Kali carb. is indicated in infantile pneumonia or capillary bronchitis when the following symptoms are present: Intense dyspnoea; although there is a great deal of mucus in the chest, it is raised with difficulty. The child is so oppressed that it can neither sleep nor drink. Breathing is wheezing and whistling in character, and the child has a choking cough. You should here compare Kali carb. carefully with Antimonium tartaricum and thus determine which suits the case best. One cannot be the remedy when the other is indicated.

In phthisis, Kali carb. is indicated when the constitution favors it. The patient has a bloated alkaline look to the face. There are also present these well-defined stitching pains through the chest and over the body, with the puffiness of the upper eyelids. Cough is difficult. The patient cannot get up the sputum. He raises it partly, when it slips backwards into the pharynx. Now if you examine this expectoration, you will find that it is often bloody and that there are little globules of pus scattered through it. There is an aggravation of all the symptoms from three to five o’clock in the morning. This hour of aggravation belongs to all the potash salts. There is also a very stubborn sensation, namely, chilliness at noon.

Kali carb. is indicated in cardiac inflammations, in endocarditis and pericarditis when these sharp stitching pains are characteristic. Do not give it too soon in the case. It is not an early remedy in cardiac disease. It is indicated rather late when there is a deposit on the cardiac valves.

We find these same stitching pains under Kali carb. in backache, a very stubborn form of rheumatism. The same symptom applies in case of impending miscarriage and during labor; sharp stitching pains in the lumbar region shooting down from the buttocks into the thighs. The same kind of pain suggests this remedy in nephritis.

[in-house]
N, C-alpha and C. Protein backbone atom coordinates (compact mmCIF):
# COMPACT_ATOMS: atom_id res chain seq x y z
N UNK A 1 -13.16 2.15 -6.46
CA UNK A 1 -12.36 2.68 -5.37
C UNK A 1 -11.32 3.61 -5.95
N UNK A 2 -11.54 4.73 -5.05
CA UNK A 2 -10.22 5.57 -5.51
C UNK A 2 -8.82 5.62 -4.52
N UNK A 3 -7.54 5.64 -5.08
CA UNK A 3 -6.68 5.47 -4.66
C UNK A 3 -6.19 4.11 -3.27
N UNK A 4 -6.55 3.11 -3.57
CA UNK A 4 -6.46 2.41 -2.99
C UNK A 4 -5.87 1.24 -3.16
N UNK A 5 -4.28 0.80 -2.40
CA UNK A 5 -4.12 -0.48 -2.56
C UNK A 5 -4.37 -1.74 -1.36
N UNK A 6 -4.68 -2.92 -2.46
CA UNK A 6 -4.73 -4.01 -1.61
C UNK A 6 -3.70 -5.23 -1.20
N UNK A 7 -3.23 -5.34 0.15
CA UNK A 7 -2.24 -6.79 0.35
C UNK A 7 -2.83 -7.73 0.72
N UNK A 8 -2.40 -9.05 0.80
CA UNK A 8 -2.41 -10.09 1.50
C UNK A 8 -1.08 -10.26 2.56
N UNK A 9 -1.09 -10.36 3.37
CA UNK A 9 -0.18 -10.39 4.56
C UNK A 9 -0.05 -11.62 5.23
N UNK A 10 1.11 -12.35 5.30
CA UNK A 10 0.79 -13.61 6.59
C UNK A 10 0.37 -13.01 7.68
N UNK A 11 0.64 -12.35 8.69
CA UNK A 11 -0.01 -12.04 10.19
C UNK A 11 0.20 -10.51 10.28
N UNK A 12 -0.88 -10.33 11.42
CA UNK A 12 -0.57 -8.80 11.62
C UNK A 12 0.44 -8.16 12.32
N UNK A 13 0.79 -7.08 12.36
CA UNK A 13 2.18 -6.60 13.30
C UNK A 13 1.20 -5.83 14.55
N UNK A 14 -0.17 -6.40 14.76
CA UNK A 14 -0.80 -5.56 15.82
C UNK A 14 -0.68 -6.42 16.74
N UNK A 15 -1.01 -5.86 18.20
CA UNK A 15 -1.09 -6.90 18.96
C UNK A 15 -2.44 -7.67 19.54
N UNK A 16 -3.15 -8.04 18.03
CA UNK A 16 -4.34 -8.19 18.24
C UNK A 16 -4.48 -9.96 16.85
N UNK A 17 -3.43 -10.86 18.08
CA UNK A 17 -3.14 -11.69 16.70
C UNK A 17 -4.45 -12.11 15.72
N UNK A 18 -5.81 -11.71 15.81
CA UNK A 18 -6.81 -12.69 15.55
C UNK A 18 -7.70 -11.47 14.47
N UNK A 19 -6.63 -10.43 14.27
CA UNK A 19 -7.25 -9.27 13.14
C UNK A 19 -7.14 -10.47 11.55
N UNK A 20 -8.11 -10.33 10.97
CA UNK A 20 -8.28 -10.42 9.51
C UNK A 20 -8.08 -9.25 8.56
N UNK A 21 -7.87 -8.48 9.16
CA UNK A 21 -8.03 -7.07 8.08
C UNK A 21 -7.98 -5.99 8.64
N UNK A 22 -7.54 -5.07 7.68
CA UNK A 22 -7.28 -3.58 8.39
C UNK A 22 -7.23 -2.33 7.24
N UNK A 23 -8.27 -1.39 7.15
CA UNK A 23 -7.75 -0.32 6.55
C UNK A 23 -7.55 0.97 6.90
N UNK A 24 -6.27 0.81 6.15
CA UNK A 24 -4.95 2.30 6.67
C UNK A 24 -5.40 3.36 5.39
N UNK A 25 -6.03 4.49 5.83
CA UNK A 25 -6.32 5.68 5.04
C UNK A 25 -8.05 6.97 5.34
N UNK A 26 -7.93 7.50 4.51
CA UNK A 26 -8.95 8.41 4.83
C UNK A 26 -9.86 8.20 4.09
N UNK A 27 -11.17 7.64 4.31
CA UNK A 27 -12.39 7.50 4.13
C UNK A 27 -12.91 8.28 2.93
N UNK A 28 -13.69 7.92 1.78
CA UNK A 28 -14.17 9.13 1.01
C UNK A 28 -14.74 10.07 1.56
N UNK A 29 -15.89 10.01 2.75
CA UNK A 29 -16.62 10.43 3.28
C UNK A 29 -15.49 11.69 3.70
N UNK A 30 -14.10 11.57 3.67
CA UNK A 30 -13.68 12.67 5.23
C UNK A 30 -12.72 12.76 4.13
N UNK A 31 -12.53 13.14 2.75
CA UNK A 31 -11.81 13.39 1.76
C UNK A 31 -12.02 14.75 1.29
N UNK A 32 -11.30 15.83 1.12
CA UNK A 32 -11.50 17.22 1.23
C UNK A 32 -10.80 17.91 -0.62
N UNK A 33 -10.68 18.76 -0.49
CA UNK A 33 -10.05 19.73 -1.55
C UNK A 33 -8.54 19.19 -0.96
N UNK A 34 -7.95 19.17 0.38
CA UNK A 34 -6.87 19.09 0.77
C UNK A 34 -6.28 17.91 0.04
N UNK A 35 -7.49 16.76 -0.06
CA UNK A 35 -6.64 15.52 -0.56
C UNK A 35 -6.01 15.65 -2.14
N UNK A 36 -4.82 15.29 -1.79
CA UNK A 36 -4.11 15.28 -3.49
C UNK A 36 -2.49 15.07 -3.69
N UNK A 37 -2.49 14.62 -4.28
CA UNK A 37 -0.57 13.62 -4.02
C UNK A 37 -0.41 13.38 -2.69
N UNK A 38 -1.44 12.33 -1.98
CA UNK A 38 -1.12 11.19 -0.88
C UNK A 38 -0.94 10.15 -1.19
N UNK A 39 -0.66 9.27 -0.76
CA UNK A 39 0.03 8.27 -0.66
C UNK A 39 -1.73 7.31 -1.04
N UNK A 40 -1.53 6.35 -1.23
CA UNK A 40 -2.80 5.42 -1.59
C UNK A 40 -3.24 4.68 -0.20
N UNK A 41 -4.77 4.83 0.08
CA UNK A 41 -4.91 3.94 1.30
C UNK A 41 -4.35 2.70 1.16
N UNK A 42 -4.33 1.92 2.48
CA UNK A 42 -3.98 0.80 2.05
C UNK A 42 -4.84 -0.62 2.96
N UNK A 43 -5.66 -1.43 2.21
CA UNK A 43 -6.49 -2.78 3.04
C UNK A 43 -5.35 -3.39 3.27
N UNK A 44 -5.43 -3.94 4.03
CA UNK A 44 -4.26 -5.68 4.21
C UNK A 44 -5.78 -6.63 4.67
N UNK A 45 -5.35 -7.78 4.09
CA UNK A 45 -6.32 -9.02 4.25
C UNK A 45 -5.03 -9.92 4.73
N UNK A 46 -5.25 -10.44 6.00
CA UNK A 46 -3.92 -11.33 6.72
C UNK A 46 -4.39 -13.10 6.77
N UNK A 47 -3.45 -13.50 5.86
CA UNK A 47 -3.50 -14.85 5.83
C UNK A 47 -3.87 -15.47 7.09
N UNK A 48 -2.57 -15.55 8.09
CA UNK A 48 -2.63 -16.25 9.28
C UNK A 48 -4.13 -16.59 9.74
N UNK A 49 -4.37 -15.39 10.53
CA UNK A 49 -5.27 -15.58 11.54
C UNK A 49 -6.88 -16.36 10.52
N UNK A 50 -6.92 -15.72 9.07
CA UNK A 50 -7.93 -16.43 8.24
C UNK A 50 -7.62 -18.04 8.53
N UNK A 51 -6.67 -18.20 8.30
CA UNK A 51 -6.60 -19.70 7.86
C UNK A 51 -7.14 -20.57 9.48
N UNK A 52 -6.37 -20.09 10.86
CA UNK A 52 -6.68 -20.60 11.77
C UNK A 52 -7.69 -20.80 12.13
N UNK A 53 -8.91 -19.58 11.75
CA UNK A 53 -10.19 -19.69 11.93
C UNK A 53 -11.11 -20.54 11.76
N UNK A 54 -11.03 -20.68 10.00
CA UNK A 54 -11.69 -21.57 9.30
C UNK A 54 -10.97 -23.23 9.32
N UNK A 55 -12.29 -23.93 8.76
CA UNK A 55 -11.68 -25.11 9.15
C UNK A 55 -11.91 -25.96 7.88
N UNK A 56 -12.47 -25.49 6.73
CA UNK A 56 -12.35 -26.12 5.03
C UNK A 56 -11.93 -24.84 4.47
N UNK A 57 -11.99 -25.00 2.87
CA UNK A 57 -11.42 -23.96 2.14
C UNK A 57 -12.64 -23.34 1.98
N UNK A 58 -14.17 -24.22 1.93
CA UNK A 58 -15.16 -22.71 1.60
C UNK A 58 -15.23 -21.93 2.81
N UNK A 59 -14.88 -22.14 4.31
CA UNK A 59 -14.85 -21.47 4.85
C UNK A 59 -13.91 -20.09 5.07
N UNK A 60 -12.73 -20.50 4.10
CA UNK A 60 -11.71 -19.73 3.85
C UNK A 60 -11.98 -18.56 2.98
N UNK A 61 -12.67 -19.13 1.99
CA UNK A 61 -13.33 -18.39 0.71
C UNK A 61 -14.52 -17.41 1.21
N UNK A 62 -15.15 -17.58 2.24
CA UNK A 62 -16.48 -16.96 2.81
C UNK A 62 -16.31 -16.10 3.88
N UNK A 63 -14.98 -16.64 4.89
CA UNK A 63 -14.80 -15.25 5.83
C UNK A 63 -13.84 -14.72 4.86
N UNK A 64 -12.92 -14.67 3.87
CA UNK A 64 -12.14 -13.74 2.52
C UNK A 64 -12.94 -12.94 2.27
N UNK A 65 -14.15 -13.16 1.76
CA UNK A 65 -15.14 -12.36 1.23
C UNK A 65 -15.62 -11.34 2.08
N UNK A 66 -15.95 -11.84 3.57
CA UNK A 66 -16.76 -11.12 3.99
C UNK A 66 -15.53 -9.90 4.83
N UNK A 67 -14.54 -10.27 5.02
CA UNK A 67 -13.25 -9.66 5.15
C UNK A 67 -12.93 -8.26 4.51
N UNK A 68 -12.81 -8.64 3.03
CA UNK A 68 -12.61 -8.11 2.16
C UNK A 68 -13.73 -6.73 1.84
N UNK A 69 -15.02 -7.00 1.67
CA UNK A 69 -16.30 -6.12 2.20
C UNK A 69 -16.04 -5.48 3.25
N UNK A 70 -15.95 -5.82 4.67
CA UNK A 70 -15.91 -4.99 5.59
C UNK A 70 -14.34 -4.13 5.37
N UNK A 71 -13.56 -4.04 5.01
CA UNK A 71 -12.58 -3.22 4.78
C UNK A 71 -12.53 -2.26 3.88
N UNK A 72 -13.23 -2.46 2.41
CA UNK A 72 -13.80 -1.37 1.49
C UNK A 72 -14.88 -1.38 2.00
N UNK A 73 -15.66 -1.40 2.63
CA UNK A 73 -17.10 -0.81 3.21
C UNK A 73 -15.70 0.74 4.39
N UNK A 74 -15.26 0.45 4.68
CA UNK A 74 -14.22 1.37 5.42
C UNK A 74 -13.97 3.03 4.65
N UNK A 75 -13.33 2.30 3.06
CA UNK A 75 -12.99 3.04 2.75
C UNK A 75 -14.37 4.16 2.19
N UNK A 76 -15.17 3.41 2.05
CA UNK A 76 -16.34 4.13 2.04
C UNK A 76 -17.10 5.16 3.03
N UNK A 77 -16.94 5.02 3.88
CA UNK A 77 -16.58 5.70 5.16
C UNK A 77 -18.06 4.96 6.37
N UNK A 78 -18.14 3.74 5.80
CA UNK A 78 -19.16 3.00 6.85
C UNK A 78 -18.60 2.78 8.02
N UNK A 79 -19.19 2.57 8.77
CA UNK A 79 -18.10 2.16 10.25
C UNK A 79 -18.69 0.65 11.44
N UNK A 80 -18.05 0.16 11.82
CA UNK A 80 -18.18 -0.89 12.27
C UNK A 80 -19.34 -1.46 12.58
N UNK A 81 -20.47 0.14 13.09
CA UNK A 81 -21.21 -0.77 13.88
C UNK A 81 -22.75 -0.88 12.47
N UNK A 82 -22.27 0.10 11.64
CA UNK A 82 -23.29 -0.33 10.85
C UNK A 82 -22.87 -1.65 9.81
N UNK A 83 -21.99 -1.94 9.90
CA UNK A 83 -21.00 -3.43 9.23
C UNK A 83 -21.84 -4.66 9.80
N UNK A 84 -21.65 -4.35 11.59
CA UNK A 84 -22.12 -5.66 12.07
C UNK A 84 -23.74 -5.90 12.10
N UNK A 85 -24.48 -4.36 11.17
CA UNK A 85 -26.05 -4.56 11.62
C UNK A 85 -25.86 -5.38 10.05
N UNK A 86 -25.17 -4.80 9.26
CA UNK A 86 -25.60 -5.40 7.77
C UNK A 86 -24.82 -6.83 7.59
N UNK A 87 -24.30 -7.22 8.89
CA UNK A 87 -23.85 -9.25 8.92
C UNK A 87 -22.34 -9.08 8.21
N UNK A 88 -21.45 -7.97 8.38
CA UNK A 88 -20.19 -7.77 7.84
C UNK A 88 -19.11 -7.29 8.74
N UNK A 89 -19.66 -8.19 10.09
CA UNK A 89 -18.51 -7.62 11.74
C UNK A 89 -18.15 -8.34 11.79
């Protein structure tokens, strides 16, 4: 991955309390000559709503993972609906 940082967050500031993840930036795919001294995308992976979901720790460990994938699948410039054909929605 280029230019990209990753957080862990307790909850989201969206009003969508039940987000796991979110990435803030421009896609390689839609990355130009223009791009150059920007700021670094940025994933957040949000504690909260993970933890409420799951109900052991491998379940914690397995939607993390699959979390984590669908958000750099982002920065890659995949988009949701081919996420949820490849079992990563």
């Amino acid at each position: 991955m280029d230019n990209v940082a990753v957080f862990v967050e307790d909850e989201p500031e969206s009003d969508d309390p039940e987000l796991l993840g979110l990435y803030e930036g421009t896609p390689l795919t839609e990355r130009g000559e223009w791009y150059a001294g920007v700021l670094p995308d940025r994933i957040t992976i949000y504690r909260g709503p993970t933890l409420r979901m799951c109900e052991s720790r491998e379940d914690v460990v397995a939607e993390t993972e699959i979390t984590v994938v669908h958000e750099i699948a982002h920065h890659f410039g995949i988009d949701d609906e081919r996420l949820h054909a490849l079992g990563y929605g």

Lastly in connection with the stitching pains, I want to refer you to its application in puerperal fever of the metritic form, that is, when metritis is a prominent condition. There are sharp, stabbing, cutting pains in the abdomen, the abdomen is bloated and distended, and the urine is dark and scanty, the pulse is rapid but feeble, and you have present the state of mind described in the early part of the lecture.

One more symptom and we are done with the drug, and that is its use in dyspepsia. You will find it called for in indigestion, particularly in old persons, in those who have lost a great deal of vital fluids, when there is an empty weak feeling in the stomach before eating and bloatedness after eating, especially after soup or coffee. There are sour eructations, heart-burn, and uneasy nervous feeling when hungry. You see then that Kali carb. is a remedy indicated in a great variety of diseases. It is a drug much neglected in practice, for much the same reason that many other remedies are, because the hurried and careless physician falls into routinism.

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Homoeopathy is a system of alternative medicine that is based on the concept of “like cures like.” It uses highly diluted substances that are believed to cause similar symptoms as the illness being treated.

There are many online homoeopathic Materia medica, which are resources that list and describe the properties and uses of different homoeopathic remedies. Some popular online homoeopathic Materia medica include: